Explained: Two mega protests in Delhi, over OPS and MGNREGA
TMC general secretary Abhishek Banerjee being welcomed by party leaders on his arrival in New Delhi for the party’s two day protest against the BJP government’s alleged denial of funds for the rural jobs scheme.

Explained: Two mega protests in Delhi, over OPS and MGNREGA

Sunday protest had thousands of govt employees demanding restoration of Old Pension Scheme; TMC-led MGNREGA protest on Monday slammed denial of funds for scheme

It has been a long weekend of agitations in Delhi, with protesters and political parties across the country assembling to lock horns with the Narendra Modi government. Take the fight to the doorsteps of the government seems to be behind the ‘Delhi chalo’ chorus currently being heard at two rallies in the capital.

One rally which comprised thousands of government employees and PSU workers was held at Ramlila Maidan on October 1, while another gathering involved thousands of Trinamool Congress (TMC) leaders, workers and supporters, journeying all the way from Kolkata to Delhi to "peacefully" raise their voice against the Union government’s alleged injustices, at Rajghat and Jantar Mantar on October 2 and 3.

What are these two major protests about? What is their aim and which political parties are lending support to these protests? More importantly, will it become a talking point in the upcoming elections in different states?

What are the two rallies in Delhi called?

The one held by government and PSU employees from across the country at Ramlila Maidan on October 1 was known as the Pension Shankaanaad Rally. Organised by National Movement for Old Pension Scheme (NMOPS), the participants wanted to protest in Delhi because they wanted the Centre to ratify their demand to avoid the onus falling on the state governments to make the decision.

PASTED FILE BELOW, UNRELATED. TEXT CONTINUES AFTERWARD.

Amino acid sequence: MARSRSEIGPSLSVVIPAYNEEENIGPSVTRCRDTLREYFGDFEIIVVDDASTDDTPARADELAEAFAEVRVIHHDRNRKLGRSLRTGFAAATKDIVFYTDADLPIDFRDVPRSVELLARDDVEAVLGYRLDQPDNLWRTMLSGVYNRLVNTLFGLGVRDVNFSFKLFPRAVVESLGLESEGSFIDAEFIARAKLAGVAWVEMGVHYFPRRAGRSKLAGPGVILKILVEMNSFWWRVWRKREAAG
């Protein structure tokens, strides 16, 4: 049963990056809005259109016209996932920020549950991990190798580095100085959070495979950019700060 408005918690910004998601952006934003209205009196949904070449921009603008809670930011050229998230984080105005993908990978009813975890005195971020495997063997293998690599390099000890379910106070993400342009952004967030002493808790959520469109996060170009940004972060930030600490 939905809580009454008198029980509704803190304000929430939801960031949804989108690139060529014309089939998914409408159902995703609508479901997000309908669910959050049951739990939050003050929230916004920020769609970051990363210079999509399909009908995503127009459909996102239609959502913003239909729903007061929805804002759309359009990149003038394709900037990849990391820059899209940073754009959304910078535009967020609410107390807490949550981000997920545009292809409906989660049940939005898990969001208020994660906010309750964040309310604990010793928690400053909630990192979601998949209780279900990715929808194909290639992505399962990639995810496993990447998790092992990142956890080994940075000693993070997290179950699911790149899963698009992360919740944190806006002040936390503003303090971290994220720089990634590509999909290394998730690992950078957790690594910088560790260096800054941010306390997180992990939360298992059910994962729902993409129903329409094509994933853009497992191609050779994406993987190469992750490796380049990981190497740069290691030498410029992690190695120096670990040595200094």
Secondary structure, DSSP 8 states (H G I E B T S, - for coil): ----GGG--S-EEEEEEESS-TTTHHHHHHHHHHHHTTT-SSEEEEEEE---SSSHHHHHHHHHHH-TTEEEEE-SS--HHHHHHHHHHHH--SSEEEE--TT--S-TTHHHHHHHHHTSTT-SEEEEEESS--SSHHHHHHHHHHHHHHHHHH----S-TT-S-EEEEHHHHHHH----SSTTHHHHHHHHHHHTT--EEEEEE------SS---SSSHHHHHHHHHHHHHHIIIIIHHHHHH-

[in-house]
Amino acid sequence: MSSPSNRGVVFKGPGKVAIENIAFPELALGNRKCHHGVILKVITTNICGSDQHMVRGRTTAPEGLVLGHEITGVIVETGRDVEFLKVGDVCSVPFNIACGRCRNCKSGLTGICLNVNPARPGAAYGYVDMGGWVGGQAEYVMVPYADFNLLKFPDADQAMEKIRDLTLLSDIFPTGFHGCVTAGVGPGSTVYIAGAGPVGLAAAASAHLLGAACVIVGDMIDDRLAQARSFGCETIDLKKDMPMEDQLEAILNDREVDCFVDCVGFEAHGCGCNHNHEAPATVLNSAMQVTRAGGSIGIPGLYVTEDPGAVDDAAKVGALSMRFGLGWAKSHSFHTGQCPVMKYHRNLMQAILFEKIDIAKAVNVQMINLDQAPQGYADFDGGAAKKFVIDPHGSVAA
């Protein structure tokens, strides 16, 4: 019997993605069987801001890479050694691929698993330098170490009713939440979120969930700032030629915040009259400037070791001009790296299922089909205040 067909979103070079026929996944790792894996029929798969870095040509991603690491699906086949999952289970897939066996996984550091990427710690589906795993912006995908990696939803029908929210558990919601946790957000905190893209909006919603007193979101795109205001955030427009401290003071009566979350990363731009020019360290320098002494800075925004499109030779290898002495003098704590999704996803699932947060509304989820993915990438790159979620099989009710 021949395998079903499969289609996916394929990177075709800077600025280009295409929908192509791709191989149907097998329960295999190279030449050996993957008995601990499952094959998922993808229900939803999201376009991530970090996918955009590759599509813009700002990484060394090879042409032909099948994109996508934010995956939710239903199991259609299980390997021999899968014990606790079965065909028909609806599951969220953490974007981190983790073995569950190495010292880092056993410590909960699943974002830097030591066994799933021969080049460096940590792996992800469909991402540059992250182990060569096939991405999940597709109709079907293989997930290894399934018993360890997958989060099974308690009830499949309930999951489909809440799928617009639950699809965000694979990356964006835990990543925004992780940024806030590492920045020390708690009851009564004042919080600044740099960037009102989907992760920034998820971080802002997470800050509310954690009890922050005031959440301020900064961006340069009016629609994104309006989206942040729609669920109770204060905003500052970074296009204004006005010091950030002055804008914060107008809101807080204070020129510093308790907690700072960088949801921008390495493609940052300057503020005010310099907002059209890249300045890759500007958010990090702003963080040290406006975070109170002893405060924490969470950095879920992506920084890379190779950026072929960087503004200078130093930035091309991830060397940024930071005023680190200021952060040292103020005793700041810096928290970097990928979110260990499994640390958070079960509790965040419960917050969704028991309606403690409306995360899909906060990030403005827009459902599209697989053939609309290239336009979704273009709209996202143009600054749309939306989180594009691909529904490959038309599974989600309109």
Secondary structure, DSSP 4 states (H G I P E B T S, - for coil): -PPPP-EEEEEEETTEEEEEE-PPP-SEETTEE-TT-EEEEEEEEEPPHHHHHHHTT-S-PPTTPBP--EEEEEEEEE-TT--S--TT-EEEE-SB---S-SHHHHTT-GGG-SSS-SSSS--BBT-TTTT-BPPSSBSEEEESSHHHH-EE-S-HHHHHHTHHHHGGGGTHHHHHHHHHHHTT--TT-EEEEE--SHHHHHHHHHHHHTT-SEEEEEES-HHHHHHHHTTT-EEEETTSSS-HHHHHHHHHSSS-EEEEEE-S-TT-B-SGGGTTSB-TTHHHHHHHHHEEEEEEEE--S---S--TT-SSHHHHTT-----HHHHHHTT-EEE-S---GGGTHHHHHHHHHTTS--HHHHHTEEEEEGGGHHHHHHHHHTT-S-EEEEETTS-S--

The other two-day protest in Delhi organised by the TMC is called 'Dilli Cholo: A fight for our rights!'. The TMC said it would hold a peaceful sit-in by its MPs and state ministers at Rajghat on Gandhi Jayanti (October 2), to be followed by a peaceful rally of MGNREGA job card holders at Jantar Mantar on October 3.

What’s the reason behind the two protests?

The Pension Shankaanaad rally drew thousands of government employees – teachers, doctors, clerks, peons and PSU workers. They were demanding the restoration of the Old Pension Scheme that provides 50 per cent of the last drawn salary as pension. Protesters were seen with placards and raising slogans – ‘Jumle wali sarkar nahi chalegi abki baar’, ‘New Pension scheme (NPS) go back, OPS come back’.

The TMC rally is to protest against the Union government’s “denial of funds” for welfare schemes in West Bengal. The Bengal government has accused the Centre of denying the funds due to it under the Mahatma Gandhi National Rural Employment Guarantee Scheme (MGNREGA) and Pradhan Mantri Awas Yojana.

"The agitation will continue till the rightful dues of the people of Bengal are released by the Centre," said TMC general secretary Abhishek Banerjee, who is leading the protest.

Why do government employees want OPS to be restored?

According to the protestors, the New Pension Scheme (NPS) is nothing but privatisation. OPS, introduced in the 1950s and exclusive to government employees guarantees a monthly pension equivalent to 50 per cent of the last drawn basic salary, along with a dearness allowance upon retirement or an average of the wages earned in the previous ten months, whichever is more favourable. It is a guaranteed return.

The NPS, introduced in 2004, is available to both government and private sector employees. Under this scheme, employees must contribute 10 per cent of their base pay, while employers can contribute up to 14 per cent. The scheme offers market-linked returns but does not guarantee returns.

Which political parties supported the OPS rally?